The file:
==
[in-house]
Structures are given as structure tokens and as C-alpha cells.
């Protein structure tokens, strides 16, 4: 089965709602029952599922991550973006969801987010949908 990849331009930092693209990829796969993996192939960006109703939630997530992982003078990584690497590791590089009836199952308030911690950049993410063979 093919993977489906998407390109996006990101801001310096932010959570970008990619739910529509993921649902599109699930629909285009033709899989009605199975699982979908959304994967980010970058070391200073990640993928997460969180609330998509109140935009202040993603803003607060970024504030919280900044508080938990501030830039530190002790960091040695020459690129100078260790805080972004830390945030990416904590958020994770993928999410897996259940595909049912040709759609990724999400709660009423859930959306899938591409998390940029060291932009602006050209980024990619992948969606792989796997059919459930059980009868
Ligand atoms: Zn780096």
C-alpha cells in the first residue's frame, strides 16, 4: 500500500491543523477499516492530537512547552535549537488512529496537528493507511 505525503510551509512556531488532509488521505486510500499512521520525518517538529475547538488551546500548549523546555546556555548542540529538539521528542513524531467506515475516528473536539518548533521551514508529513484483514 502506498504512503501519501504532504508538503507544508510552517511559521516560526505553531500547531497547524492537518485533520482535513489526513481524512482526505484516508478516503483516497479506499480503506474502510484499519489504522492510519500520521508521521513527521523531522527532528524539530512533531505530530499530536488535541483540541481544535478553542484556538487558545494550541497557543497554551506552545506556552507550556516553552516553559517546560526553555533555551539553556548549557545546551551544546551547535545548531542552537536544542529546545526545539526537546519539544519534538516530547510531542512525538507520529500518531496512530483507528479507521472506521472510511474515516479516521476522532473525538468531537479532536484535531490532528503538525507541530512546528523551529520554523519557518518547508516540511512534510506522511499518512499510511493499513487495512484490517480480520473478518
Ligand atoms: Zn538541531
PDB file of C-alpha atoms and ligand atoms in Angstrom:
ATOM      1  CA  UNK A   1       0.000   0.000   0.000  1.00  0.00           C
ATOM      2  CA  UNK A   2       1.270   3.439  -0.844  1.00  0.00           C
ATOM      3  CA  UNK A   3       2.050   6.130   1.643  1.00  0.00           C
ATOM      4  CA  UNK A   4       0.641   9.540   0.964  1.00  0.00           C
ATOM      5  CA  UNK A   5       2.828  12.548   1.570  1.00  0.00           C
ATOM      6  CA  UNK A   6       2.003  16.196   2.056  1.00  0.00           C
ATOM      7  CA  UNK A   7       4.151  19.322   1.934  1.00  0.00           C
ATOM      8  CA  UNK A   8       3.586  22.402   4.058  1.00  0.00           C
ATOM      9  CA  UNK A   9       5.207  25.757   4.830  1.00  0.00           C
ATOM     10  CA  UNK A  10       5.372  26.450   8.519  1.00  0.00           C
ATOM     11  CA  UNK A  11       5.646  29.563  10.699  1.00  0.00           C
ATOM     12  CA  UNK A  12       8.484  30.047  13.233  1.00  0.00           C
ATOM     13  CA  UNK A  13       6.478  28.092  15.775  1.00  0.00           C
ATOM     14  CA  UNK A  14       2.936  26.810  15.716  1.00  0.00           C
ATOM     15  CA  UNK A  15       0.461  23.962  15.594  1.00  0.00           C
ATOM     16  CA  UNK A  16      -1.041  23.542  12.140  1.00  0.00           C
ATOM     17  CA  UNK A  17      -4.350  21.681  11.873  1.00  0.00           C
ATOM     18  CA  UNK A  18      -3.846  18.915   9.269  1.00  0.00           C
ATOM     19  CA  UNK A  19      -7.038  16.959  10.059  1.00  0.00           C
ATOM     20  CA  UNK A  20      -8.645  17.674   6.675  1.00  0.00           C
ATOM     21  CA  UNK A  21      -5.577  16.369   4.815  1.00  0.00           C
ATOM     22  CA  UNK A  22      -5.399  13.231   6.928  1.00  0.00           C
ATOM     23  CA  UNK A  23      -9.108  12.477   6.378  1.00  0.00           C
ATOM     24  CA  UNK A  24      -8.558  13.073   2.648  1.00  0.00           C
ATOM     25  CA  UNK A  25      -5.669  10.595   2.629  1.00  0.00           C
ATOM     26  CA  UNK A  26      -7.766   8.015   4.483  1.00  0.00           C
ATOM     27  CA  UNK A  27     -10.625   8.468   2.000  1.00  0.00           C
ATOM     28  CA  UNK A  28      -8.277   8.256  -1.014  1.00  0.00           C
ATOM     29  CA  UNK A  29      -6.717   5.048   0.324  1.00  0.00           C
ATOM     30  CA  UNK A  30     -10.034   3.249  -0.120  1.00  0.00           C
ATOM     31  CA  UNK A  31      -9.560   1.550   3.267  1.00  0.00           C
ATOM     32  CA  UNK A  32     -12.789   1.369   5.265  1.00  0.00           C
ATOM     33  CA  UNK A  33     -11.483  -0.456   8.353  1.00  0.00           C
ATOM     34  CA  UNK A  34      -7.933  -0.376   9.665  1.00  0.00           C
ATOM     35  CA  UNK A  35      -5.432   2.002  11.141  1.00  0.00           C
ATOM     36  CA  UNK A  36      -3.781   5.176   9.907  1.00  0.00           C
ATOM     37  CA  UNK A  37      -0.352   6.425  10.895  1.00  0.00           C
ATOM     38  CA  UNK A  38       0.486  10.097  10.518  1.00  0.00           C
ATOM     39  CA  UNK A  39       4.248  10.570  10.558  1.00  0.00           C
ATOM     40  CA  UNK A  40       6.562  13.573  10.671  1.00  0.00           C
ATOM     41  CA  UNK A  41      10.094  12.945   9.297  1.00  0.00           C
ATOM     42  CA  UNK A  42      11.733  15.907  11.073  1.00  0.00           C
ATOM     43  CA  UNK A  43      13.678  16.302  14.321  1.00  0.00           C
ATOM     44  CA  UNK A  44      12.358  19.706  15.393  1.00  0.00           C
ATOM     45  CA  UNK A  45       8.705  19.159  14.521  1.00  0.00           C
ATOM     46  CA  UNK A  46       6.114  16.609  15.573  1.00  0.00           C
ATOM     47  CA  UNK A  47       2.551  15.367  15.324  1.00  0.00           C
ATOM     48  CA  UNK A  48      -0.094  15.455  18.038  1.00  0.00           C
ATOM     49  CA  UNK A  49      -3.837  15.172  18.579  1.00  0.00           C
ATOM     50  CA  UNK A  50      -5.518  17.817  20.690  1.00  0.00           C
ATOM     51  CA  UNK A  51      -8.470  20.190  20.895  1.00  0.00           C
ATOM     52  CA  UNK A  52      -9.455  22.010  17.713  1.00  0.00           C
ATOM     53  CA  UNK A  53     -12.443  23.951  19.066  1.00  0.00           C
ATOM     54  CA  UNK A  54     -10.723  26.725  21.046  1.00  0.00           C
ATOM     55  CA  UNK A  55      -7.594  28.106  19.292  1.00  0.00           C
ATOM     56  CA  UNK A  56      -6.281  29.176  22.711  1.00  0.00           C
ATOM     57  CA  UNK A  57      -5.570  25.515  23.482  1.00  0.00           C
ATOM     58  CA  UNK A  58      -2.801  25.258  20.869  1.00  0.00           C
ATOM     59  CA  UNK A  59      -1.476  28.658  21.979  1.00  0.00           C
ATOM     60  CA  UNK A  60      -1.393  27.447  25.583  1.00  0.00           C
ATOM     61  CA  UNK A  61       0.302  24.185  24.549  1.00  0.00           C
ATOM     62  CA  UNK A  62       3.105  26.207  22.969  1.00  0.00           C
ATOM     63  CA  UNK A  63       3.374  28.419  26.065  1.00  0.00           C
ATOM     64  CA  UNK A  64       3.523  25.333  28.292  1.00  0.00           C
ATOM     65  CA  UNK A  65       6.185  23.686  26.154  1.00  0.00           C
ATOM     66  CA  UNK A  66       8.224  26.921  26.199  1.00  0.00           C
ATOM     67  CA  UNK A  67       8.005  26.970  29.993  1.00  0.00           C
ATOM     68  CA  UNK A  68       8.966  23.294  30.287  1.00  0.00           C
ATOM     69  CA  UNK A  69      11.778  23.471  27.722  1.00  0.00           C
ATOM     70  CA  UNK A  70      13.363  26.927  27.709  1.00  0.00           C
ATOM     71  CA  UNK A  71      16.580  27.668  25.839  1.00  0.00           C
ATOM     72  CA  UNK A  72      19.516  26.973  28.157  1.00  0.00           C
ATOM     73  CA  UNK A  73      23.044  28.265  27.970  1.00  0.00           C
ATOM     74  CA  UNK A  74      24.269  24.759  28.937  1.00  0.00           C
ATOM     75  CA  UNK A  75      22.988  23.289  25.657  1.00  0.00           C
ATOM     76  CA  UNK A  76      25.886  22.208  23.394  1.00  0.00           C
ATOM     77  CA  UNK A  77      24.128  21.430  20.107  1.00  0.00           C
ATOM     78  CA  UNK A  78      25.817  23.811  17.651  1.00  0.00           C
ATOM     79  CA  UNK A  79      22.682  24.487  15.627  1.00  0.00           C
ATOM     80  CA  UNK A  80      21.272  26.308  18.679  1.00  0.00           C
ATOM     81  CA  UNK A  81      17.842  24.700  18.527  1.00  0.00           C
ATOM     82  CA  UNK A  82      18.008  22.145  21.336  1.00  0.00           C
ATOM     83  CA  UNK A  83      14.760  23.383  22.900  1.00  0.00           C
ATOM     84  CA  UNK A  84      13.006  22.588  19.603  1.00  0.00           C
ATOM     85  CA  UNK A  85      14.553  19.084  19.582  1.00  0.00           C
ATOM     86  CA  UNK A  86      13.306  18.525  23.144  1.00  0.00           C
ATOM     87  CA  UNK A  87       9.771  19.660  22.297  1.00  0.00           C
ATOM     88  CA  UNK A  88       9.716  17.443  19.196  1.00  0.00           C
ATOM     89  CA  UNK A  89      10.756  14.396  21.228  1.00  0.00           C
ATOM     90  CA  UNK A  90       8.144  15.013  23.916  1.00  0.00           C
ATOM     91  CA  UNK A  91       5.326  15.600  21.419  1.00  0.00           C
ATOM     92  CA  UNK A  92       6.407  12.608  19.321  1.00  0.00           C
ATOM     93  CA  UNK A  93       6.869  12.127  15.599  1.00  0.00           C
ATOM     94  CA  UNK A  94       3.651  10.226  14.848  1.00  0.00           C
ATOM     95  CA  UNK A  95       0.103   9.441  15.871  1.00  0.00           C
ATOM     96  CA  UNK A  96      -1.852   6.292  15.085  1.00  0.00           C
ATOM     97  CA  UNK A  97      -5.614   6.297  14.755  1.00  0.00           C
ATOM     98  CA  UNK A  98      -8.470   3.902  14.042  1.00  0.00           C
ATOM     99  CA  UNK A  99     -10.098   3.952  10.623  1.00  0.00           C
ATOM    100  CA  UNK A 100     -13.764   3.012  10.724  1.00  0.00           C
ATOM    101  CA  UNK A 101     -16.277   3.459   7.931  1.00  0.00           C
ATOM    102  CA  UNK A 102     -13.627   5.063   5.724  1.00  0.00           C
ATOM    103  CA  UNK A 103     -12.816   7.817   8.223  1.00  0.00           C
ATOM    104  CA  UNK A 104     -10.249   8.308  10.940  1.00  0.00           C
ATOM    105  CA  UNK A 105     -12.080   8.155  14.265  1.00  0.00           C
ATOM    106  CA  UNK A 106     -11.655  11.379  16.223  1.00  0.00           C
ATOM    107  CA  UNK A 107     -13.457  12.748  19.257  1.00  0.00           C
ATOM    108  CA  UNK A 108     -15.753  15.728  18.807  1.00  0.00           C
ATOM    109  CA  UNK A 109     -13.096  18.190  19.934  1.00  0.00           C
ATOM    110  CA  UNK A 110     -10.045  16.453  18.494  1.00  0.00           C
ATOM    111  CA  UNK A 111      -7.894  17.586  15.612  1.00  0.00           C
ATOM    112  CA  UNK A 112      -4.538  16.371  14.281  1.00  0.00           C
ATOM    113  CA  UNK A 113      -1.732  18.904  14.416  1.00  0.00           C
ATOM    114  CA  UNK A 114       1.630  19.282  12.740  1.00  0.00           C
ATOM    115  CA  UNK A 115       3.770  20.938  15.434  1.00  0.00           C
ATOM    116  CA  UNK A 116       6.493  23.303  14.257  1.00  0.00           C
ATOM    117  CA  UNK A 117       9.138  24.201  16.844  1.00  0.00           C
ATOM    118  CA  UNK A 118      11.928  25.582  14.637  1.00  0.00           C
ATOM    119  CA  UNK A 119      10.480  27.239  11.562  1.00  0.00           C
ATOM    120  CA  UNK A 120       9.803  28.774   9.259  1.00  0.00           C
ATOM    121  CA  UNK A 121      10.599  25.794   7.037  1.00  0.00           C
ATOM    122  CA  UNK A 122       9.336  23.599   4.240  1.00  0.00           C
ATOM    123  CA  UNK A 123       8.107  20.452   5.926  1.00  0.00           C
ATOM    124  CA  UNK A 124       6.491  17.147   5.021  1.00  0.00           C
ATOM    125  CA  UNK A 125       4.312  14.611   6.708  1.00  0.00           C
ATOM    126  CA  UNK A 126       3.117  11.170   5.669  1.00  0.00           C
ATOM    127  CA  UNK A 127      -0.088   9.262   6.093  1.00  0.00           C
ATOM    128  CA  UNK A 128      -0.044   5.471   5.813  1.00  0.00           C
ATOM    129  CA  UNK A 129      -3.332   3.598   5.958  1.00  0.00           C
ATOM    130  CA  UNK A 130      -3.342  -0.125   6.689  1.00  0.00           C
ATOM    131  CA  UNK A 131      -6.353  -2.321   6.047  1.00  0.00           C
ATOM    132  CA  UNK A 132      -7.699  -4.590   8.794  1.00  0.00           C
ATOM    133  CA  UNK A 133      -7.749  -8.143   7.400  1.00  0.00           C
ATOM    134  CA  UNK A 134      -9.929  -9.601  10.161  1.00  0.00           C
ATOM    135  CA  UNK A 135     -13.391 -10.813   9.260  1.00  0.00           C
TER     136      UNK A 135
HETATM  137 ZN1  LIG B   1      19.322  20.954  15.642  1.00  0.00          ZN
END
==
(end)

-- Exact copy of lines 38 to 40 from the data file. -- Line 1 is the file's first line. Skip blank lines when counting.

ATOM     31  CA  UNK A  31      -9.560   1.550   3.267  1.00  0.00           C
ATOM     32  CA  UNK A  32     -12.789   1.369   5.265  1.00  0.00           C
ATOM     33  CA  UNK A  33     -11.483  -0.456   8.353  1.00  0.00           C